• Guard Against Grinding: Stress usually ratchets up in your 40s, and a recent German study of 69 adults found that the most tense participants were also the most likely to grind or clench their teeth. It’s more than a bad habit: It can wear down tooth enamel and break crowns or other dental work, for starters. Since most tooth grinding happens during sleep, you might not even know you do it until your spouse tells you. If you suspect you’re becoming a grinder, avoid caffeine and alcohol at night (they can trigger grating too), try to find ways to reduce stress in your life, and talk to your dentist about getting a mouth guard that can prevent the problem.
  • Brighten Your Smile: Your pearly whites may not be so white anymore, since the outer layer of enamel can wear away and reveal the yellower dentin. “Years of coffee and tea can cause staining too,” says Isbell. Stains from food and drinks generally don’t respond as well to whitening as the yellow discoloration that comes with age. Your dentist will be able to tell you the best options based on the cause and extent of the discoloration — and based on how much money you’re willing to spend on a brighter smile.

Your 50s, 60s and Beyond

These decades can make or break your future oral health. “Lots of problems start to set in during these years, and you have to take care of them right away to keep your teeth healthy,” says Isbell. The three biggies:

  • Deal With Gum Disease: You might have had some plaque and swollen gums when you were younger, but that’s child’s play in comparison to the deepening pockets that develop as gums start to separate from teeth. “Hormonal changes and bone loss associated with menopause tend to accelerate gum disease,” says Weiner. Your doctor may ask you to come in for cleanings more often. This time around, you’ll have to get deep cleanings (called scaling and root planning) to remove even more plaque. And of course, it’s more important than ever to floss!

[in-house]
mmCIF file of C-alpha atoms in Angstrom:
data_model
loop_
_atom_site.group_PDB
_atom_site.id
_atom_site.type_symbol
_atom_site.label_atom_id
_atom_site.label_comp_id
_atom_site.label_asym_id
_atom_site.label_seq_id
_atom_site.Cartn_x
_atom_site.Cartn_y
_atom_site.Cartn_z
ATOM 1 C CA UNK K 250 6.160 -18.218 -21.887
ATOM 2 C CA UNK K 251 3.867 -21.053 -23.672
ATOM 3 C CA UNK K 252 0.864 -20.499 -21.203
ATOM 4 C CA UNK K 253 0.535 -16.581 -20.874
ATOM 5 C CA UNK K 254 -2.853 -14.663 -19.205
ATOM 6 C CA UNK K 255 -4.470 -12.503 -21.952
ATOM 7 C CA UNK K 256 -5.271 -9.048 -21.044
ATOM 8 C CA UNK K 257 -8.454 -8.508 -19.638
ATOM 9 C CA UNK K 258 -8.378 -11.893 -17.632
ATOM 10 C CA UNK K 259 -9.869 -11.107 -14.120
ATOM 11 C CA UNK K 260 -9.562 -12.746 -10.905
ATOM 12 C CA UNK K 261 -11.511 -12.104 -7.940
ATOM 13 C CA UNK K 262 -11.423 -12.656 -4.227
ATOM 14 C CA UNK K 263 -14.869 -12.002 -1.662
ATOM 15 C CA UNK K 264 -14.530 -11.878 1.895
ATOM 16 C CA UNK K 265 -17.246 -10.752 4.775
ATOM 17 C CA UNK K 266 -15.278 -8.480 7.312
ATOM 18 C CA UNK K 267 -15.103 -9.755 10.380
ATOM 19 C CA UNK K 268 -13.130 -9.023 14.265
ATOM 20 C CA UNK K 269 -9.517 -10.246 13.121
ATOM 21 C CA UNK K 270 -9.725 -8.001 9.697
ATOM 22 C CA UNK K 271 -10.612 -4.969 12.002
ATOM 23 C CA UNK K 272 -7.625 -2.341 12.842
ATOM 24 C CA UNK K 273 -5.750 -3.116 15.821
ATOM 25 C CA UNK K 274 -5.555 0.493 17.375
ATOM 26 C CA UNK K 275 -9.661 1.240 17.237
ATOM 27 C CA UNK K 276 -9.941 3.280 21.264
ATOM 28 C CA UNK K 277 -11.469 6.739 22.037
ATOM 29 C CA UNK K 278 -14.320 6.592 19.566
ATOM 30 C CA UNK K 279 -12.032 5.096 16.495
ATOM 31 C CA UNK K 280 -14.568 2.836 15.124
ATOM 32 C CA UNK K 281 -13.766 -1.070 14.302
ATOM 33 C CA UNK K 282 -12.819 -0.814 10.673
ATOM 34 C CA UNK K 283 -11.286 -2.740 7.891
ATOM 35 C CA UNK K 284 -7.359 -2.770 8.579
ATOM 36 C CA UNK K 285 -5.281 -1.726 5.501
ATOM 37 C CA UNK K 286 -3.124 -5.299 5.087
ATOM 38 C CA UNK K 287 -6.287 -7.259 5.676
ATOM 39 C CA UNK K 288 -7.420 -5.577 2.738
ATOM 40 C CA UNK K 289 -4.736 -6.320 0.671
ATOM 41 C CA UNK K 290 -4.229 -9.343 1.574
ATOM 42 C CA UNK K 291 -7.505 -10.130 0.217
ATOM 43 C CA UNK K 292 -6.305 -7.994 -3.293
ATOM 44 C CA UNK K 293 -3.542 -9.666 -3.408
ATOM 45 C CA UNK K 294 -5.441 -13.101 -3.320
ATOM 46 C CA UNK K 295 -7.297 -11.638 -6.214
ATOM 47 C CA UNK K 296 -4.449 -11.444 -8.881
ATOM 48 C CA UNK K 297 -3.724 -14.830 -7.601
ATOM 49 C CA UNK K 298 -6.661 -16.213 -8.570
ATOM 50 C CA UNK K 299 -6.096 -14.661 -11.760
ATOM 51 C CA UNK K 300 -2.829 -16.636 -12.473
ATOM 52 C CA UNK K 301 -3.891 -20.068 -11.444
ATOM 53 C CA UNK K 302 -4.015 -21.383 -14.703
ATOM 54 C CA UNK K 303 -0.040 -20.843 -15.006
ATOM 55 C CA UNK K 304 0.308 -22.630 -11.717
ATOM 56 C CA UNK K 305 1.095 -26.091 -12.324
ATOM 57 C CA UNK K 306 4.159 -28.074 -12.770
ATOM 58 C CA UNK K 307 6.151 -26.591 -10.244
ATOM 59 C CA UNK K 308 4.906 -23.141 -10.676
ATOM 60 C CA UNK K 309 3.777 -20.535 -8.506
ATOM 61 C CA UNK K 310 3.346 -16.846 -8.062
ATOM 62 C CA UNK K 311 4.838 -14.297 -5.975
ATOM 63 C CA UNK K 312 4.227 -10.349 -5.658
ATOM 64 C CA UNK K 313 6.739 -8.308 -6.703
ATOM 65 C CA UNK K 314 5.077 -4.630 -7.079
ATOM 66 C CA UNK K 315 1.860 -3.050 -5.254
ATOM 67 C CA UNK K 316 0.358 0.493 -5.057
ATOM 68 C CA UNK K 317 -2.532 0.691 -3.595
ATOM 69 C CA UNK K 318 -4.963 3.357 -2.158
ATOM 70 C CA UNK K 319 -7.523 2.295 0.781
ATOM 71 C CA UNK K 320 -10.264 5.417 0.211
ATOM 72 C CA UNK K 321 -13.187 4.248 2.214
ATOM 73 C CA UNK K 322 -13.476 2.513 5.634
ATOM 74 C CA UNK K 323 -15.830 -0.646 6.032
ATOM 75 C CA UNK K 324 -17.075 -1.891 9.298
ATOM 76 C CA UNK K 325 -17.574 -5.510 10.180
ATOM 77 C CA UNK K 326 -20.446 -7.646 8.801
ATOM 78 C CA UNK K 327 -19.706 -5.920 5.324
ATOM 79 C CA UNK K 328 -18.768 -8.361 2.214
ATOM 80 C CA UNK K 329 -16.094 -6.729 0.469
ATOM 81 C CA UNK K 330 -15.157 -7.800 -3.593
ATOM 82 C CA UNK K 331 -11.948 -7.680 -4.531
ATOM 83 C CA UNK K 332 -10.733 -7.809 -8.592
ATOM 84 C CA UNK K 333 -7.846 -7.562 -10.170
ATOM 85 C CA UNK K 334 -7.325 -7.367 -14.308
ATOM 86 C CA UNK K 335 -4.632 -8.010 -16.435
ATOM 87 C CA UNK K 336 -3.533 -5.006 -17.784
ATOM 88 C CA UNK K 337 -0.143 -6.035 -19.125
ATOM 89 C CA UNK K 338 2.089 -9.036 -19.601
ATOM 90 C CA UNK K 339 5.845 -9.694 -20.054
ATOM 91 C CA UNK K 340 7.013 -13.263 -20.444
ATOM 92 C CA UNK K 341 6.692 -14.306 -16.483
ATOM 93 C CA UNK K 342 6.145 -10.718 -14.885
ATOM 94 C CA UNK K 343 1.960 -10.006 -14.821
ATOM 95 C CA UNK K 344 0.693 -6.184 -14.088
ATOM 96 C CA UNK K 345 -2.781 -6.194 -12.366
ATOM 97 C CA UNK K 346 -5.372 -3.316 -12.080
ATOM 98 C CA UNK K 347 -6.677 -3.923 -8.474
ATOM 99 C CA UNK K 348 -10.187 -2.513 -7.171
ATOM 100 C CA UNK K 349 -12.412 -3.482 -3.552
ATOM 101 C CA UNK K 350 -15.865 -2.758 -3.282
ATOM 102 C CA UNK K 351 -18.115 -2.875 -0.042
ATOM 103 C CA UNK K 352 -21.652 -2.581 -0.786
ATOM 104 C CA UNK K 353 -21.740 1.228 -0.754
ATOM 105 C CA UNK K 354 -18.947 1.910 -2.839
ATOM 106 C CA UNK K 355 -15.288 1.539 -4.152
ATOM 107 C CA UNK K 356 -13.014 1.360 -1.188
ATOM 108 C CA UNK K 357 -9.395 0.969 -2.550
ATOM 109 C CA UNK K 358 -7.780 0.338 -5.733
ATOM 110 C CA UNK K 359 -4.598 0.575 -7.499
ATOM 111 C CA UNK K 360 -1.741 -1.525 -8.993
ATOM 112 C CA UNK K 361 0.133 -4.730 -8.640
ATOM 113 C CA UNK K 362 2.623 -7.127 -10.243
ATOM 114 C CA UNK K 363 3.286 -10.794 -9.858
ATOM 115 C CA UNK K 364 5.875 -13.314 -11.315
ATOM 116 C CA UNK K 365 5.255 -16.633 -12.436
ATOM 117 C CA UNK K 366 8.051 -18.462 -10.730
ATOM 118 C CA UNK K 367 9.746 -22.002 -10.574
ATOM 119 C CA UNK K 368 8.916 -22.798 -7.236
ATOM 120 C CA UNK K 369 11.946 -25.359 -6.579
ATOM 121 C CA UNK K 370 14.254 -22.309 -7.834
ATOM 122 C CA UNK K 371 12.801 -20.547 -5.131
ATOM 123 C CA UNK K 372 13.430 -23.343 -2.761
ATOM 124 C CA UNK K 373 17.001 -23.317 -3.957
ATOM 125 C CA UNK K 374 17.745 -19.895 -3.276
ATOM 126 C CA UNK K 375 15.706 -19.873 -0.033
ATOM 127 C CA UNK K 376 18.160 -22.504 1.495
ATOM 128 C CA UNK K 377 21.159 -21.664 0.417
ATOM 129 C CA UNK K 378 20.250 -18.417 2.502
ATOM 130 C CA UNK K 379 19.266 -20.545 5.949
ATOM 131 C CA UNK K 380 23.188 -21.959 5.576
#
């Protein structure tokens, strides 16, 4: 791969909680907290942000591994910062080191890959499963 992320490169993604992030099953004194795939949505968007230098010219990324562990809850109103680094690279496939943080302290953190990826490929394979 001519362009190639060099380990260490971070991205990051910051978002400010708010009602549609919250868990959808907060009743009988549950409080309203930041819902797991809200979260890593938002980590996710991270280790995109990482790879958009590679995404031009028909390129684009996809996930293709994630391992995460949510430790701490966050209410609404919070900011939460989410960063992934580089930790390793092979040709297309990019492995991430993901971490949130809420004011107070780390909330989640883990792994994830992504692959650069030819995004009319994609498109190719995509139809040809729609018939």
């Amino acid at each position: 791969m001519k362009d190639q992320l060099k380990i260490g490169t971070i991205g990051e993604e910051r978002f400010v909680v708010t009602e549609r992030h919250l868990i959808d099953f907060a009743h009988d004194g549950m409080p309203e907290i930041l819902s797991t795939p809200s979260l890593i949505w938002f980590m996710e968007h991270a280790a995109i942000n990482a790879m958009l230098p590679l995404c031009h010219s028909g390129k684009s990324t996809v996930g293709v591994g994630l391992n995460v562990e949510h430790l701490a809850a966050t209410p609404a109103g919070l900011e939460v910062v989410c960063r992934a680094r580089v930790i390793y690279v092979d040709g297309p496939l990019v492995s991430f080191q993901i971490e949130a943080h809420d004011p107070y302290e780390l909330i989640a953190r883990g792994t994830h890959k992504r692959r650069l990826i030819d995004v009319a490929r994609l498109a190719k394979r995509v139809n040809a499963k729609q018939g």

• Keep Your Mouth Moist: Your mouth produces less saliva as you get older — a real bummer, since saliva often washes away decay-causing bacteria. If you’ve started taking a new medication — especially one for depression, high blood pressure or high cholesterol — it’s a double-whammy because these can cause dry mouth too. “Your dentist may recommend chewing a sugarless gum to increase saliva flow,” says Isbell.
  • Handle Arthritis: This joint disease may interfere with how well you can brush your teeth. If you don’t think you’re doing as good of a job as usual, consider switching from a manual to an electric toothbrush, which can do more of the work for you.

Karen Cicero is a health and nutrition writer and editor with more than 15 years experience. She has written health articles for national publications such as Prevention, Shape, Health, Fitness, Self and Cooking Light. She has edited the dental column for Heart & Soul magazine and is the co-author of the book Kitchen Counter Cures.

From 9-13-2011